SALT LAKE CITY — For many, Utah’s ski season ended abruptly over the weekend as the spread of COVID-19 prompted ski resorts across the state to close.
As of Tuesday, every Utah ski resort halted the majority of resort operations, at least temporarily, with scores of independently owned lodges, restaurants, rental shops and other businesses that rely on ski-tourism following suit.
Bad news for those planning a late-March ski vacation. But even worse news for the thousands of seasonal employees working in the ski industry who are now wondering how to make ends meet.
“This is a very surreal and difficult time for us all, particularly in the hospitality industry,” Kaitlin Eskelson, president and CEO of Visit Salt Lake, said during a Monday morning press conference. As Eskelson spoke, Salt Lake County officials halted all dine-in options for restaurants, taverns, bars, entertainment venues and clubs. A similar order was put in place in Summit County over the weekend.
Snowbird, Park City, Deer Valley and Solitude are paying seasonal employees for their scheduled hours through Sunday, while Alta will pay employees for the rest of March, according to resort statements and emails sent out to employees. Vail Resorts, which operates Park City Resort, is considering reopening three resorts outside of Utah — Heavenly, Breckenridge and Whistler Blackcomb.
“A lot of people are super distraught about it,” said Kyle Stranick, the head chef at the Alta Peruvian Lodge, an independently owned hotel at Alta. “They’re like, ‘Wow, I’m pretty much homeless and jobless right now.’”
The Alta Peruvian is one of many businesses in the ski industry giving its employees, many of whom were expecting to have work until late-April, time to figure out employment and housing. Both Alta and Deer Valley are allowing live-in employees to stay until the end of the month, even though the resort is closed.
“They’re letting employees stay until the end of the month, so we’ll still feed them and all that stuff ... but no one’s getting paid,” Stranick said, noting the closure triggered a mass exodus of seasonal workers.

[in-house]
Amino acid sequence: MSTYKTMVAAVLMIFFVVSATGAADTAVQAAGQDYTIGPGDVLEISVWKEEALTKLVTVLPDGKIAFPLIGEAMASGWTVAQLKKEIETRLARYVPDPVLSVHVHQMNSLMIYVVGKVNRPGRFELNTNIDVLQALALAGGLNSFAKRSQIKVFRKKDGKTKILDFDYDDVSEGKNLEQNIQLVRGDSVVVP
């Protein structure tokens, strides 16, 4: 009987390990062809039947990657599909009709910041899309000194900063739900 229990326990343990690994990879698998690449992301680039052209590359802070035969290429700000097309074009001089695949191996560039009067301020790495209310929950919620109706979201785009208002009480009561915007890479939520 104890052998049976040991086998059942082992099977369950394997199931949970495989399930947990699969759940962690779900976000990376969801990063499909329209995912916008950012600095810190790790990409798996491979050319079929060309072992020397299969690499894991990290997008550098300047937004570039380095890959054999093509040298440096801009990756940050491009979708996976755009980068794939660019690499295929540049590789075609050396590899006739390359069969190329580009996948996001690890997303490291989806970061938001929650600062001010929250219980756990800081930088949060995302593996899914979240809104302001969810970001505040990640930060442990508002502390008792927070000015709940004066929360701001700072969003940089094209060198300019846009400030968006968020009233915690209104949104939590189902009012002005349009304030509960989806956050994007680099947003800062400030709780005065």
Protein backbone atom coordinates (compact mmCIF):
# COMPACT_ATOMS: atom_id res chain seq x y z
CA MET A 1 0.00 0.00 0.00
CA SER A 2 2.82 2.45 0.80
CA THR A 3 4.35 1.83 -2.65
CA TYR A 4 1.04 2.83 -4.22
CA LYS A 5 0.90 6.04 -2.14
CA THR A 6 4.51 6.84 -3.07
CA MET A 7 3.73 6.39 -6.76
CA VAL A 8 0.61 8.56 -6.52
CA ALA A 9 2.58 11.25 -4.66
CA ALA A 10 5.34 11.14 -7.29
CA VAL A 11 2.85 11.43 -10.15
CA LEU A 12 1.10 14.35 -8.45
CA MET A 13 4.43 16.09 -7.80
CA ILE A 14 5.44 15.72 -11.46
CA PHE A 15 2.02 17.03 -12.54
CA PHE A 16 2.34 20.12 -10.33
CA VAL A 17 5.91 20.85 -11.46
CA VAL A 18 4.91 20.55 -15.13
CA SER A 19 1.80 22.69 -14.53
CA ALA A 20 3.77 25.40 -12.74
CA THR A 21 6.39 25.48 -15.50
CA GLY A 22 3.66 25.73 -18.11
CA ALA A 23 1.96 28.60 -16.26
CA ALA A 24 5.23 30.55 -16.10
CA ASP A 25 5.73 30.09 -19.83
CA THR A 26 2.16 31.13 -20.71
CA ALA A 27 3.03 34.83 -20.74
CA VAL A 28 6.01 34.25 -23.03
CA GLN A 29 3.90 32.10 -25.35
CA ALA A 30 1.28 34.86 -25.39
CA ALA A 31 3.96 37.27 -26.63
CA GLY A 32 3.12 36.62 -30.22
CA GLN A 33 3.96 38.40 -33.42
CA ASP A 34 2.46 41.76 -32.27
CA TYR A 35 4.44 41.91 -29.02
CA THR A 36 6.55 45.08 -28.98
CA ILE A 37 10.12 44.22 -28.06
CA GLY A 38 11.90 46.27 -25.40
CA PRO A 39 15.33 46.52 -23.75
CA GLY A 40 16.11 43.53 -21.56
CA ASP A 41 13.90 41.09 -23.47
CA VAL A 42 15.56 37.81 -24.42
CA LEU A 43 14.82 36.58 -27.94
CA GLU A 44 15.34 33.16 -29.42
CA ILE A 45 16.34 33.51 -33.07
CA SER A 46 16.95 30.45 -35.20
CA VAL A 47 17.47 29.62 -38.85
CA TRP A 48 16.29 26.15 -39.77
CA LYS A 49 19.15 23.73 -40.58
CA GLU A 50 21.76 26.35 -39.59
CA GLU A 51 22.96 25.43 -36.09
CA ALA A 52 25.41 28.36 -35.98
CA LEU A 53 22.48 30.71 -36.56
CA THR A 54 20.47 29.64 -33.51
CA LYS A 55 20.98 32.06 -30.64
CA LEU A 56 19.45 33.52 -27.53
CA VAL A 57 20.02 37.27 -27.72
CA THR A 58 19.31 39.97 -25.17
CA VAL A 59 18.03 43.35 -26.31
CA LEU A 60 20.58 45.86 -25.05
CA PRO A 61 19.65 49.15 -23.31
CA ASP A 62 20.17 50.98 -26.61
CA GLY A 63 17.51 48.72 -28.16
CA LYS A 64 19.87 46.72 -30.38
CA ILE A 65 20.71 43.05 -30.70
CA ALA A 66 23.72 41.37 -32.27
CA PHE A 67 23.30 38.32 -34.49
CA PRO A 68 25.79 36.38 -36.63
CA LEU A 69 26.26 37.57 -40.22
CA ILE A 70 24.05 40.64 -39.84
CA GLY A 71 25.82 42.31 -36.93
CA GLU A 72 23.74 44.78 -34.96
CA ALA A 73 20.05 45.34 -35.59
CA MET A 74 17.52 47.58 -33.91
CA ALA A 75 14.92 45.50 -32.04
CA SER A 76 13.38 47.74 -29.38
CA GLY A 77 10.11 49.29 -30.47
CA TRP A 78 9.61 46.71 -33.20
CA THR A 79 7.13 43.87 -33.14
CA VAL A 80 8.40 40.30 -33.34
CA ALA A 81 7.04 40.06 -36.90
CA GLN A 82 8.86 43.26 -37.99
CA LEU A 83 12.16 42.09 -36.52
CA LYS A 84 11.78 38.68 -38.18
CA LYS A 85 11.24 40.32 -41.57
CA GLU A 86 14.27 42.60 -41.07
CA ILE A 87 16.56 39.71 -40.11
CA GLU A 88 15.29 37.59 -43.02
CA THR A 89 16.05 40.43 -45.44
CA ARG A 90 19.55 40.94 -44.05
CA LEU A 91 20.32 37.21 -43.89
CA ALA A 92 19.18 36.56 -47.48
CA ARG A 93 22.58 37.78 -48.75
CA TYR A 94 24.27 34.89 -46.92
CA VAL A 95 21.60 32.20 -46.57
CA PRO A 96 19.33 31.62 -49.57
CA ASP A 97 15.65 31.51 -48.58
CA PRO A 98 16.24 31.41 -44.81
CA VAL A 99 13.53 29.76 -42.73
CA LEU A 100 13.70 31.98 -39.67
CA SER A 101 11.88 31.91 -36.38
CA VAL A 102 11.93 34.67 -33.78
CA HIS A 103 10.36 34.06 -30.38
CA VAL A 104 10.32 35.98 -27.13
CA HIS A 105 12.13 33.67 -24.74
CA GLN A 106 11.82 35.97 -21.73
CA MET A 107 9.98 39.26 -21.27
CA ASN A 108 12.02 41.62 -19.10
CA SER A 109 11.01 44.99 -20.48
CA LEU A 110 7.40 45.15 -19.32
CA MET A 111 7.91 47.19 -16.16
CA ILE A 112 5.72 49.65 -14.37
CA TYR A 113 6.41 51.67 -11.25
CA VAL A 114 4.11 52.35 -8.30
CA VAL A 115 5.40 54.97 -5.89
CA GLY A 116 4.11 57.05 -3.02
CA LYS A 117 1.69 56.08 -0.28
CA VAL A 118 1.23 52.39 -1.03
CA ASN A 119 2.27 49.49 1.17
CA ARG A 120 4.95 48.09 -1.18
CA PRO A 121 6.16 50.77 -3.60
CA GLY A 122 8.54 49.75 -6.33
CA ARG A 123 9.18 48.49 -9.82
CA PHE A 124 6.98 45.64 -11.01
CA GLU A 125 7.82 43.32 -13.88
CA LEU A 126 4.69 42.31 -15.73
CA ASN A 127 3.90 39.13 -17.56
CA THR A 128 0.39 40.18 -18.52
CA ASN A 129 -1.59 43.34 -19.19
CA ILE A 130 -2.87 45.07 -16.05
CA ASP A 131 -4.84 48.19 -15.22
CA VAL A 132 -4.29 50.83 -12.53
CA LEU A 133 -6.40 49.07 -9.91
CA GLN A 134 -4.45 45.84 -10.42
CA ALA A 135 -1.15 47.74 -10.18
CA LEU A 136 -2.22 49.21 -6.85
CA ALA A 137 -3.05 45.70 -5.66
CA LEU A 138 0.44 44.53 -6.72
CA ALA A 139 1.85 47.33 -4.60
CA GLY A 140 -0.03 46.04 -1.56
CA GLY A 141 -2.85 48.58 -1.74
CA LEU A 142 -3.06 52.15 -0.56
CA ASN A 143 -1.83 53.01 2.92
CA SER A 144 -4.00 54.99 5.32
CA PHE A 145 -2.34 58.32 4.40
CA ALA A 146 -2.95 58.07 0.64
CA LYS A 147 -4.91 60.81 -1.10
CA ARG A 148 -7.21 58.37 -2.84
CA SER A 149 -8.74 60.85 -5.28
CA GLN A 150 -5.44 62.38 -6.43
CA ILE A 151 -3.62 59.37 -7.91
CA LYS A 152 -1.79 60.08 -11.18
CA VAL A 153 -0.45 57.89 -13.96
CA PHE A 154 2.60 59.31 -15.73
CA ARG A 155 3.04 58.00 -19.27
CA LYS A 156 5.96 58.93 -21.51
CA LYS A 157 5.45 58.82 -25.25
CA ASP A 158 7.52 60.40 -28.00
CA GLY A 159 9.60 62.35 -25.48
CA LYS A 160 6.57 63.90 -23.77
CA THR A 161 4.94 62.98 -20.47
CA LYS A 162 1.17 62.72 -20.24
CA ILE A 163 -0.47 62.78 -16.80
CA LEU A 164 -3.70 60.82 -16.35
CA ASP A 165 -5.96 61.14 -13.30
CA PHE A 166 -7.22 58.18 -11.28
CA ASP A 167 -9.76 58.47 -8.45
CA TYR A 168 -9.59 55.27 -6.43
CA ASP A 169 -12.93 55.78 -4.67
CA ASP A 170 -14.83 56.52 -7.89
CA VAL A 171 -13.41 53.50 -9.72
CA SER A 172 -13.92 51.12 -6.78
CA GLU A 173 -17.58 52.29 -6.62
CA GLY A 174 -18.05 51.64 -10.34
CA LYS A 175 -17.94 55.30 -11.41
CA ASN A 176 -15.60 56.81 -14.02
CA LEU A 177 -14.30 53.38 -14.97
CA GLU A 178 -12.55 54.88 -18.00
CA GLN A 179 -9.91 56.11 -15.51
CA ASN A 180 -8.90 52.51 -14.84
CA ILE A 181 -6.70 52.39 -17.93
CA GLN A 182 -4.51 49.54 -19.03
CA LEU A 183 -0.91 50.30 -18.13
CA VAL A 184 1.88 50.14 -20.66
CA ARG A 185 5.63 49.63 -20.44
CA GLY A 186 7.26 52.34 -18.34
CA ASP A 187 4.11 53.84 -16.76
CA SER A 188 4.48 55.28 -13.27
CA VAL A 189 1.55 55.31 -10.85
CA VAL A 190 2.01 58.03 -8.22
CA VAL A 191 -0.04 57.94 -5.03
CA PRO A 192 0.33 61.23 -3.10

A few days ago, we were skiing ... with a job and a place to live, and 48 hours later we’re all getting the boot.
–Boris Yaworsky, Goldminer’s Daughter employee
“It sucks, but I think it’s the right thing to do,” said Boris Yaworsky, an employee at the Goldminer’s Daughter, another independently owned lodge at Alta.
“A few days ago, we were skiing ... with a job and a place to live, and 48 hours later we’re all getting the boot,” he said.
Yaworsky and others at the Goldminer’s Daughter described a chaotic scene Monday, with workers frantically packing suitcases and booking last-minute flights home as rumors of domestic travel restrictions spread.
The Deseret News talked to over a dozen ski industry employees. Many of them work in the service or hospitality industry during the offseason, and were anxious about where to find work in the coming months.
“I usually work in the service industry,” said Yaworsky, “Obviously theres no employment there right now.”
But there is a lifeline for the growing number of people now out of work.
“Individuals who are laid off for no fault of their own are most likely eligible for unemployment insurance,” said Kevin Burt, director of the Unemployment Division of the Department of Workforce Services. Burt said everyone, even employees working in the U.S. with visas, should apply. If someone is deemed ineligible, the agency will refer them to other support programs.
“In the end, the unemployment insurance program is supposed to be an economic stabilizer,” Burt said. “It’s a way to put money back into that economy, help stabilize and maintain the purchasing power of these individuals that are laid off.”
With the recent resort closures, Burt expects to see a surge in people applying for benefits. But he’s not concerned, saying the unemployment trust fund “is in a better place now than it was in 2007.”
“We’ve had such a good economic run in the state of Utah, our trust fund is incredibly solvent,” Burt said. “Utah is designed to be able to weather a pretty significant impact or significant recession.”